I rarely recommend articles, usually because I’m interested in things that most people are not into. For example, a Chinese spy ring, fixing complex governments through less rules and more ethics, Gabriel Garcia Marquez, and public bathrooms. However, there is one topic that I’m more than happy to force upon my friends:
For me, it’s always fascinating how much there is to explore in the upper reaches of our atmosphere, and how much potential there is for growth. There will always be another frontier, another problem to be solved. It’s where the greatest navigation is combined with super science and engineering. While reading through historical science documents and growths, I just can’t help but feel empowered by all that humanity has done, together.
It has been twenty thousand, five hundred and forty one days since President Eisenhower has signed the National Aeronautics and Space Act in 1958. 947 days until Alan Shephard became the first US citizen to reach space. 3941 days until Neil Armstrong stepped onto the moon. 5339 days until the first US space lab, Skynet, was put into orbit. 8229 days until the first flight of the Space Shuttle. 11528 days until the Hubble Space Telescope began bringing us pictures clear of atmospheric distortion. 14165 days until the first rover began exploring Mars. 15373 days until the first permanent crew boarded the International Space Station, beginning semi-permanent presence in space. 20519 days until Orion, the next generation of spacecraft, launched on top of Delta IV heavys.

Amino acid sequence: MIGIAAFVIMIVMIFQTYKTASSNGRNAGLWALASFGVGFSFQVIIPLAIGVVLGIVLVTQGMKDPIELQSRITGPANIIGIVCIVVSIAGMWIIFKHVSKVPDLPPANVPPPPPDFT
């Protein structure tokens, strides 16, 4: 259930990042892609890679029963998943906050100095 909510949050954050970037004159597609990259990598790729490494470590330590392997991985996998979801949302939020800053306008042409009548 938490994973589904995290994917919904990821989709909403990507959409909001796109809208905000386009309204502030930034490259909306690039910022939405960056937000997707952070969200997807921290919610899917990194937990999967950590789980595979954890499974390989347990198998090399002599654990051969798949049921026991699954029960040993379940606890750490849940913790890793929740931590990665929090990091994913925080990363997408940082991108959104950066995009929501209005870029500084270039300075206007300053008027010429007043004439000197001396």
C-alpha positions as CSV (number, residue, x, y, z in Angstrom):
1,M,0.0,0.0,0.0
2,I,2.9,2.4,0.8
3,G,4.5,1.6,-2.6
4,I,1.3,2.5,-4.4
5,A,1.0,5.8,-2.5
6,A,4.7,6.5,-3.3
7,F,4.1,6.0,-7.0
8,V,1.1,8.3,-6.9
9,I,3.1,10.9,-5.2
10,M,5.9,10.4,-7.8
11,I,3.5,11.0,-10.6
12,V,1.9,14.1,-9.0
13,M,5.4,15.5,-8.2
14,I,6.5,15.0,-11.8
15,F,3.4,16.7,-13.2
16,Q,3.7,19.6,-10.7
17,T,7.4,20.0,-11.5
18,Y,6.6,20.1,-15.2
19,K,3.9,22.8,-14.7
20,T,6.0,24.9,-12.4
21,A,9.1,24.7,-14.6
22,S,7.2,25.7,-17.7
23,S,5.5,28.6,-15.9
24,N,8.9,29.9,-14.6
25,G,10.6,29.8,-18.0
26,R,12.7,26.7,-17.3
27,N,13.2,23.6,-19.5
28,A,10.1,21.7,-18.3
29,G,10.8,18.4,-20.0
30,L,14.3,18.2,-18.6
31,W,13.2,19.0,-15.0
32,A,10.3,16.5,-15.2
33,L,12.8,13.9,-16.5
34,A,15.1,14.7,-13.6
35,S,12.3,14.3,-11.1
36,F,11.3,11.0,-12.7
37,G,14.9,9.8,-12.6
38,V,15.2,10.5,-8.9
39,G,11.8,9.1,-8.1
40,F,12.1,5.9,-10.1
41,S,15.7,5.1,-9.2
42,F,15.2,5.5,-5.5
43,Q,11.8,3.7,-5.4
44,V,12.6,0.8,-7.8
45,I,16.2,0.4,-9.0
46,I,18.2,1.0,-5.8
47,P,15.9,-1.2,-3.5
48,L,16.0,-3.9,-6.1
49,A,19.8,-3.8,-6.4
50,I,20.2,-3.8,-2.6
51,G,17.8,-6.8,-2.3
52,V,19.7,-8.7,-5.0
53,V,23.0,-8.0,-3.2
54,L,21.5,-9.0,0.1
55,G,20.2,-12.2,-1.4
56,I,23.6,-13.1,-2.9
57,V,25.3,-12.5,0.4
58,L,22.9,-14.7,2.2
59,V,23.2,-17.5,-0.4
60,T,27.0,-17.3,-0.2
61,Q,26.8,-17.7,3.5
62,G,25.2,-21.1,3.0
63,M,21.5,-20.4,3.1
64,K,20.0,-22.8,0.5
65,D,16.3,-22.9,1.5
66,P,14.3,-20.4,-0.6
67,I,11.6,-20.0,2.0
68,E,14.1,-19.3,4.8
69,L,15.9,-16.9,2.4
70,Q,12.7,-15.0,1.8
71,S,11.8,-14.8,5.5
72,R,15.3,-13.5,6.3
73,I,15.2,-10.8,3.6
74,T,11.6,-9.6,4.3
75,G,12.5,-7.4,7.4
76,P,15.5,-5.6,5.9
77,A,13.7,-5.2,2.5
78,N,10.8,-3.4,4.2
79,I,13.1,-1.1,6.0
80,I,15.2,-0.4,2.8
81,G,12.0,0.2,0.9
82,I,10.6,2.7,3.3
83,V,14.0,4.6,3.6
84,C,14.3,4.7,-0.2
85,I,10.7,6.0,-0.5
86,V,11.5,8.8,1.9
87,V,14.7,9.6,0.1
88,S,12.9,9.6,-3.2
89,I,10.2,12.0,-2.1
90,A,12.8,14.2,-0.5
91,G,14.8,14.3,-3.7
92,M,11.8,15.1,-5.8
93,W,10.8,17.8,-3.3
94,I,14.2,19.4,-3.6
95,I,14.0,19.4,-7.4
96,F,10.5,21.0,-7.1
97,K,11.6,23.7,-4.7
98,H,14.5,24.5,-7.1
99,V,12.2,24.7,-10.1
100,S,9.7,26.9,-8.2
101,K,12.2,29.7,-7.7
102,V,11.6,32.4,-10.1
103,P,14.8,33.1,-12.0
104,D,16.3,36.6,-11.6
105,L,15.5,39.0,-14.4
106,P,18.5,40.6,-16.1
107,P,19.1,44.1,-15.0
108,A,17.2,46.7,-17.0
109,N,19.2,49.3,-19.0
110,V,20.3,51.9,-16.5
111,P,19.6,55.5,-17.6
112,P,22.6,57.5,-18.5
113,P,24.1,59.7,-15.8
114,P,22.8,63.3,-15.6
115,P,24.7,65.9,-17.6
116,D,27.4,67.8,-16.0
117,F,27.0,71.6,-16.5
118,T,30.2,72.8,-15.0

Every single day, there are teams of scientists, engineers, mechanics, astronauts, trainers, and everyone else working to put us further out there, reaching the next destination. Sometimes, we forget about them; the extraordinary can seem ordinary when it happens so often. Yet, they are the ones pushing humanity into the future.
I leave you with a line from Walt Whitman, who lived through the final period of exploration on Earth.
Chant on—sail on—bear o’er the boundless blue, from me, to every shore,
This song for mariners and all their ships.